The U.S. Army Corps of Engineers (USACE) confirms that the Mississippi River Ship Channel (MRSC) deepening to 50 feet began a few minutes ago. Weeks Marine was awarded the first dredging contract for the deepening project and their dustpan dredge CAPTAIN FRANK has started the first assignment. The USACE continues working to restore or maintain the Ship Channel in areas on the Crossings Above New Orleans. The dustpan dredges, JADWIN and WALLACE McGEORGE and the hopper dredge BAYPORT continue dredging on the Crossings Above New Orleans. The USACE continues dredging to restore or maintain at least the central 250 feet of the channel on the Crossings as river stages continue to slowly fall (authorized width is 500 feet).
The USACE intends to deepen the Ship Channel with a total of three dredges, specifically two cutterhead dredges and one hopper dredge.
CUTTERHEAD DREDGE(S) WORKING MISSISSIPPI RIVER SHIP CHANNEL DEEPENING:
CAPTAIN FRANK: The industry dustpan dredge CAPTAIN FRANK officially commenced the historic project to deepen the Mississippi River Ship Channel to 50 feet at 2105 hours tonight. The industry cutterhead dredge CAPTAIN FRANK is working on assignment at Mile 5 Above Head of Passes (AHP). The present assignment is from Mile 5 AHP to Mile 1 Below Head of Passes on the western side of the channel. The USACE awarded Southwest Pass Cutterhead Dredge Rental Contract #1-2020 to Weeks Marine on Thursday, September 3, 2020. This is the first contract awarded for the Ship Channel deepening project.
ROBERT M. WHITE: The bid opening for Southwest Pass Cutterhead Dredge Rental Contract was held on August 27, 2020 and Manson Construction was awarded the contract on September 8, 2020. Manson is expected to start work under this contract with their cutterhead dredge ROBERT M. WHITE in late September (2020).
DUSTPAN DREDGE(S) ON THE CROSSINGS ABOVE NEW ORLEANS:
WALLACE McGEORGE: The industry dustpan dredge continues dredging the central 250 feet of the channel at Red Eye Crossing (Mile 224.0 AHP). The WALLACE McGEORGE commenced dredging on the Crossings on Thursday, May 21, 2020.
JADWIN: The government dustpan dredge moved upriver from assignment at Belmont Crossing (Mile 154 AHP) to address shoaling at Philadelphia Crossing (Mile 183 AHP). The dustpan is expected to commence dredging full channel dimensions at Philadelphia Crossing tonight. The JADWIN began dredging on the Crossings on Thursday, May 21, 2020.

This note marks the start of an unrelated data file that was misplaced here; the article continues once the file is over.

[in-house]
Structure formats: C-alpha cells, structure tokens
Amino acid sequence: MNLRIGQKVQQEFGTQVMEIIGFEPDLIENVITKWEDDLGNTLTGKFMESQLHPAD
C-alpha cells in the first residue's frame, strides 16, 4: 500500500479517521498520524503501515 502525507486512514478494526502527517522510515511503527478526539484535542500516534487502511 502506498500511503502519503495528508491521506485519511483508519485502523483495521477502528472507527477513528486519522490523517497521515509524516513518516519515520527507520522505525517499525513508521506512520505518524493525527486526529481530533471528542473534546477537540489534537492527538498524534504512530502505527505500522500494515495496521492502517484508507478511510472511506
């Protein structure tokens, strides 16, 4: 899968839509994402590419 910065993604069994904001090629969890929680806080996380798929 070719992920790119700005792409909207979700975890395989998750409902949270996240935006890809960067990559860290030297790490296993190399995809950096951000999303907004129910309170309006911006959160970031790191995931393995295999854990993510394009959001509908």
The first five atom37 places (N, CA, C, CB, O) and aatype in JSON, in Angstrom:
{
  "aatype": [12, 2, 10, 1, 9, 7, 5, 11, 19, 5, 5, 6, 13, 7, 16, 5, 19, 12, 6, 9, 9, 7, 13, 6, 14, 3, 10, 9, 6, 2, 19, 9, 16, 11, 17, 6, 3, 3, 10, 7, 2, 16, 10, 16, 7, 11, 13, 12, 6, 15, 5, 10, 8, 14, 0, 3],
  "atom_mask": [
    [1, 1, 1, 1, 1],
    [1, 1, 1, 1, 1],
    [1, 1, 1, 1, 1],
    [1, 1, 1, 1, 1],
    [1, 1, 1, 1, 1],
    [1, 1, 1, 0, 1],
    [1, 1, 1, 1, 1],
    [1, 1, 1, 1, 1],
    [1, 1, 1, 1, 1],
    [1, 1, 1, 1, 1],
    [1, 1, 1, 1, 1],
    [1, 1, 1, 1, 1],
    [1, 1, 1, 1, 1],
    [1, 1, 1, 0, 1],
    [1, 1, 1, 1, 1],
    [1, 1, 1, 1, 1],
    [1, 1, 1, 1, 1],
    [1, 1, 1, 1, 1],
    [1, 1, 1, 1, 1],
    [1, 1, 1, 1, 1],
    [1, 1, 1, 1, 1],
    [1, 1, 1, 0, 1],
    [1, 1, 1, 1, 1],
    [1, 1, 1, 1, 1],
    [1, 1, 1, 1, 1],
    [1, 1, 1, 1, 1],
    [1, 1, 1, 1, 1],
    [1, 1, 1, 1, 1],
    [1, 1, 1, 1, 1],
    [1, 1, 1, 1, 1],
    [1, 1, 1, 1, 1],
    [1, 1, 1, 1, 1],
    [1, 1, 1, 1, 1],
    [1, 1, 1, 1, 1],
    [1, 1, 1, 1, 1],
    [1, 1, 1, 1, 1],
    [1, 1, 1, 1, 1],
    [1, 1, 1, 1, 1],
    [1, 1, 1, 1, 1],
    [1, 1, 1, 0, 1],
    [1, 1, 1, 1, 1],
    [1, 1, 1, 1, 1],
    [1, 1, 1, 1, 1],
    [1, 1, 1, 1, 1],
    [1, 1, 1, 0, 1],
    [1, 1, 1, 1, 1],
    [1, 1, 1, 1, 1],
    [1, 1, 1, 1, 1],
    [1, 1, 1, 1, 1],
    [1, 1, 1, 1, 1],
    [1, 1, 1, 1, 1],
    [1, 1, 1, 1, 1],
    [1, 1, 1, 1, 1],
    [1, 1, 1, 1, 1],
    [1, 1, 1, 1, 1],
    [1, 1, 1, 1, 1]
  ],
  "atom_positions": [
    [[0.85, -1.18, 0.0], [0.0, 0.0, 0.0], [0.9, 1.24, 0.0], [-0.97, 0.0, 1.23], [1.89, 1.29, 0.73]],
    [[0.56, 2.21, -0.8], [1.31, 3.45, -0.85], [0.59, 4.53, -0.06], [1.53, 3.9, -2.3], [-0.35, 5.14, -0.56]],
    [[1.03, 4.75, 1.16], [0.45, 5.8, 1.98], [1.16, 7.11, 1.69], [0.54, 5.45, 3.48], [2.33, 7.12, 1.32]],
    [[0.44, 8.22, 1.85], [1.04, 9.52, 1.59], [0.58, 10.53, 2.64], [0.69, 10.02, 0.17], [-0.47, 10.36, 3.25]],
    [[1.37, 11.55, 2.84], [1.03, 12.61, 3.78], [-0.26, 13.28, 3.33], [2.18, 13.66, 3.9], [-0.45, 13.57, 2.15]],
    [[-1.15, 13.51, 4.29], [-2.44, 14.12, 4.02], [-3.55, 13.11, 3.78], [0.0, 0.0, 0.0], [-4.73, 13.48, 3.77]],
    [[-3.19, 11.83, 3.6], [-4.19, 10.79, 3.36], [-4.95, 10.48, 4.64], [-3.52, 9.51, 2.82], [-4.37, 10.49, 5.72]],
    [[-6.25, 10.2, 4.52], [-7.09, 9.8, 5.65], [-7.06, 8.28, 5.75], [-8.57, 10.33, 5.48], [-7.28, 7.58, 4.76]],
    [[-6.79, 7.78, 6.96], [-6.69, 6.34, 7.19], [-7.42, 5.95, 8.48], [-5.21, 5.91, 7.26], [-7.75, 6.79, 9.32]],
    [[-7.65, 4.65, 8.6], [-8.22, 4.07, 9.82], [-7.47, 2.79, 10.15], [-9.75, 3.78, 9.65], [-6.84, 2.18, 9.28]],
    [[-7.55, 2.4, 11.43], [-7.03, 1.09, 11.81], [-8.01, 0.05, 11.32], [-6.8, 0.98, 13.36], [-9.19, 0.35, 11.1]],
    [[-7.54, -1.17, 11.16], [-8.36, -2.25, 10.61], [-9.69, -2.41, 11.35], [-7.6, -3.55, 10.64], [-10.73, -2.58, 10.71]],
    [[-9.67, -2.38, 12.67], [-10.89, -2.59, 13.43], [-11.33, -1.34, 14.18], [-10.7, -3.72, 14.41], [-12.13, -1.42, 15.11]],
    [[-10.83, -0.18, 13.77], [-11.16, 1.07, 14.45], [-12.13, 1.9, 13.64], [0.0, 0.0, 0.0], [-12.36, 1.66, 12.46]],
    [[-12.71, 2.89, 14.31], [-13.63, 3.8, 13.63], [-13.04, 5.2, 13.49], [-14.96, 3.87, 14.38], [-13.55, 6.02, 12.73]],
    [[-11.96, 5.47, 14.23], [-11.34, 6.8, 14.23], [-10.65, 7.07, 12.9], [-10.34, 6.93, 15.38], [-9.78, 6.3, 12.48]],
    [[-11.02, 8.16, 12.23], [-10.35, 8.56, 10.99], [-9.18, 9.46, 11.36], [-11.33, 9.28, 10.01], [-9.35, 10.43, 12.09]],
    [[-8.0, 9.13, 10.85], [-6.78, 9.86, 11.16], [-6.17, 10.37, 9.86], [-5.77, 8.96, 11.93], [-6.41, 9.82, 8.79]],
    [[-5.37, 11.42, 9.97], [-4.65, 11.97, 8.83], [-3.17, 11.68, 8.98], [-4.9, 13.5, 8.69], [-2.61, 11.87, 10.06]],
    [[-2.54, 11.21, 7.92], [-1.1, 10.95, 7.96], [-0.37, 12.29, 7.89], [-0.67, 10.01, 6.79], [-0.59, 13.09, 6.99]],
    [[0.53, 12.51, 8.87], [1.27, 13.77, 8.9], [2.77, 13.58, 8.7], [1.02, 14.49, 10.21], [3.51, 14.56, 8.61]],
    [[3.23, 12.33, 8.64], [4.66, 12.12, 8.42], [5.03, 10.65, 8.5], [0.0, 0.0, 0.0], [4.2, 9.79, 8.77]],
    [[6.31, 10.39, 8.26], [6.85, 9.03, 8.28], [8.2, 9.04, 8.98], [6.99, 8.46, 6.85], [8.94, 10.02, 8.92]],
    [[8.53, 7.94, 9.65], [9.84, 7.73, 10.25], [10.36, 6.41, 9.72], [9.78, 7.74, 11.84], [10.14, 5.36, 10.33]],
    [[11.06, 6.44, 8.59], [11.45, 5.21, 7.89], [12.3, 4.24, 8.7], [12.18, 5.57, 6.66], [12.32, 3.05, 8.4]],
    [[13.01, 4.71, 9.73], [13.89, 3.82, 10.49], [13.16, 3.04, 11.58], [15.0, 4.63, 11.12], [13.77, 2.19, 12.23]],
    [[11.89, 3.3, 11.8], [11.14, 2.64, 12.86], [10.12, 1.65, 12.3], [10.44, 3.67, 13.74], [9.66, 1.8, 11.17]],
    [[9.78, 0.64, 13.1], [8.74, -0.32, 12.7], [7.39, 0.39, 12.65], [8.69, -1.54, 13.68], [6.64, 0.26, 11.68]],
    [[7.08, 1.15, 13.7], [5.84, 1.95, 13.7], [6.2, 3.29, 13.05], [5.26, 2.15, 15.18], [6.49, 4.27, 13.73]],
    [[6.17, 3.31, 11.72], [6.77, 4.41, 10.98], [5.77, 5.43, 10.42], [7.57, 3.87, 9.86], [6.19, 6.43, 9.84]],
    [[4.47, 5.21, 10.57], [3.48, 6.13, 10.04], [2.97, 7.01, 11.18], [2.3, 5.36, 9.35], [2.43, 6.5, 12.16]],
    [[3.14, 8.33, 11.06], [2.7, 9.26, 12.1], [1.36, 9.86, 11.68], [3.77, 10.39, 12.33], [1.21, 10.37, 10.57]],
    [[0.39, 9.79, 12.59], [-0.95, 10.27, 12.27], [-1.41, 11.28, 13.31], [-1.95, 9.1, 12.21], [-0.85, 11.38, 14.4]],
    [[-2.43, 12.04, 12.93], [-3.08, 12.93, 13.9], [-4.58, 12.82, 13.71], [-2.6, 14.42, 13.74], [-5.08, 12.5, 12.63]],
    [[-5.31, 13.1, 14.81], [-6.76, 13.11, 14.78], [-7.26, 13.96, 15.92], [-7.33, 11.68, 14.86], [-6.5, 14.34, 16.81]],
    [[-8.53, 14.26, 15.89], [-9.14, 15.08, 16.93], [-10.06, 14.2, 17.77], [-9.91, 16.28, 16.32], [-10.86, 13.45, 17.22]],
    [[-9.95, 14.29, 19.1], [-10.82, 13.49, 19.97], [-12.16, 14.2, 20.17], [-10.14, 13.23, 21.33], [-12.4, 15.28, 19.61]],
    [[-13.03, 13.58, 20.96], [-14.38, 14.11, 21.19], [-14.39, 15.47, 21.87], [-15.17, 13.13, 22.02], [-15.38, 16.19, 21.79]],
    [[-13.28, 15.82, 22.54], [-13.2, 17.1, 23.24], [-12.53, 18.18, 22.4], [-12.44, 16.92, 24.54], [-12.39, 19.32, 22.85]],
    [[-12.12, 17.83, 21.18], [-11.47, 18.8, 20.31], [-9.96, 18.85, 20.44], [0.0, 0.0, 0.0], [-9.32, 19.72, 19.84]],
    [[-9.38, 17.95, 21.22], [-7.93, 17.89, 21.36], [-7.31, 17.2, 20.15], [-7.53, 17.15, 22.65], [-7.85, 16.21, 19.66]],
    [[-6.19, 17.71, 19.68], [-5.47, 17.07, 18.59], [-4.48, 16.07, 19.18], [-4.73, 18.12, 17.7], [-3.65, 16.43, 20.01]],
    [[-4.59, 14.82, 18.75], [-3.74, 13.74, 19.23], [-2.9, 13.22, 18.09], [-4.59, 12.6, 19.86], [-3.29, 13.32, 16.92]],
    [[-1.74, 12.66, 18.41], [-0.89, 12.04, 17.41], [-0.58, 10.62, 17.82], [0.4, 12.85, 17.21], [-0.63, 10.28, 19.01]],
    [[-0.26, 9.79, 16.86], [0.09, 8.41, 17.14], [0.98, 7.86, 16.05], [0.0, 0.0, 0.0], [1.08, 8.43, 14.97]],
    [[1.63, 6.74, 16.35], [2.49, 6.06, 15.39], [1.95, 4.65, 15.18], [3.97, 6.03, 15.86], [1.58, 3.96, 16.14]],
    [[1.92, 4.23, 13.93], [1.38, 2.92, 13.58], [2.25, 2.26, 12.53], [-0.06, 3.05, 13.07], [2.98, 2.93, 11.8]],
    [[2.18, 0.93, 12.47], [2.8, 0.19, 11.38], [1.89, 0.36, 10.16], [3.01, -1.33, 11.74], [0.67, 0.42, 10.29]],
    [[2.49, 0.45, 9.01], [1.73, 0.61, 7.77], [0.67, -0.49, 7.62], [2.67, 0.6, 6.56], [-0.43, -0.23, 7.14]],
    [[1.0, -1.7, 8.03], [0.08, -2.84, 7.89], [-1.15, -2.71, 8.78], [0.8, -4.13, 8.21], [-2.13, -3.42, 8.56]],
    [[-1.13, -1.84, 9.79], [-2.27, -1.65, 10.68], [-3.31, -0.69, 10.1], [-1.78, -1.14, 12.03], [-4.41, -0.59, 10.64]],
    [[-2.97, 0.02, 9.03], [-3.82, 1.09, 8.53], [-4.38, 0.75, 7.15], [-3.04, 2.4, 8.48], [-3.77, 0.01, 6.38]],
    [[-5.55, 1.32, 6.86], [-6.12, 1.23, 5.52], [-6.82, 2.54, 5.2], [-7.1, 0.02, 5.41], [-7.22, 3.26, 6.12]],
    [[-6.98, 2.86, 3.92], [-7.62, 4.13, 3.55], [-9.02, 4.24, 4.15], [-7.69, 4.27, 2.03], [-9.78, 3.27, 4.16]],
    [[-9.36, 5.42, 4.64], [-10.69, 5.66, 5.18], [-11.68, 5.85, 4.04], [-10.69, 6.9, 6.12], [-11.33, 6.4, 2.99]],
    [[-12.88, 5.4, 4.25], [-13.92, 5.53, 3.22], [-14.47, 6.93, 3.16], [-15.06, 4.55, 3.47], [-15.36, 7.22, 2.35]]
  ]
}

HURLEY: The government dustpan dredge HURLEY continues dredging the shallow-draft channel at Tunica Bluff (Mile 294 AHP). Traffic is moving in both directions with coordination from the U.S. Coast Guard and navigation industry. The HURLEY is also expected to dredge the shallow-draft area at Wilkerson Point Mile 235 AHP before returning to the Crossings in late September. The HURLEY commenced dredging on the Crossings on June 29, 2020 departed for Victoria Bend on July 18, 2020 and resumed dredging on the Crossings on August 3, 2020. The dustpan dredge then departed for Winchester on August 23, 2020.
INDUSTRY HOPPER DREDGE(S) ON THE CROSSINGS ABOVE NEW ORLEANS:
BAYPORT: The industry hopper dredge BAYPORT (Manson Construction) commenced dredging full channel dimensions at the Arlington Lights (Mile 226) at 1330 hours yesterday. The hopper dredge is now expected to complete this contract on September 13th. The BAYPORT commenced dredging on the Crossings on July 9, 2020.
The Carrollton Gauge (New Orleans) reading at 2000 hours today was 4.57 feet with a 24-hour change of + 0.04 feet.
NOAA’s National Weather Service’s Extended Streamflow Prediction (28-Day) for the Carrollton Gauge issued today forecasts stages to remain steady over the next week before beginning a slow fall to 3.7 feet on October 9, 2020. The forecast includes the impact of precipitation over the next 48-hours.
The Baton Rouge Gauge reading at 2000 hours today was 14.66 feet with a 24-hour change of – 0.14 feet.
NOAA’s National Weather Service’s Extended Streamflow Prediction (28-Day) for the Baton Rouge Gauge issued today predicts stages to remain steady a few days before beginning a slow fall to 11.1 feet on October 9, 2020.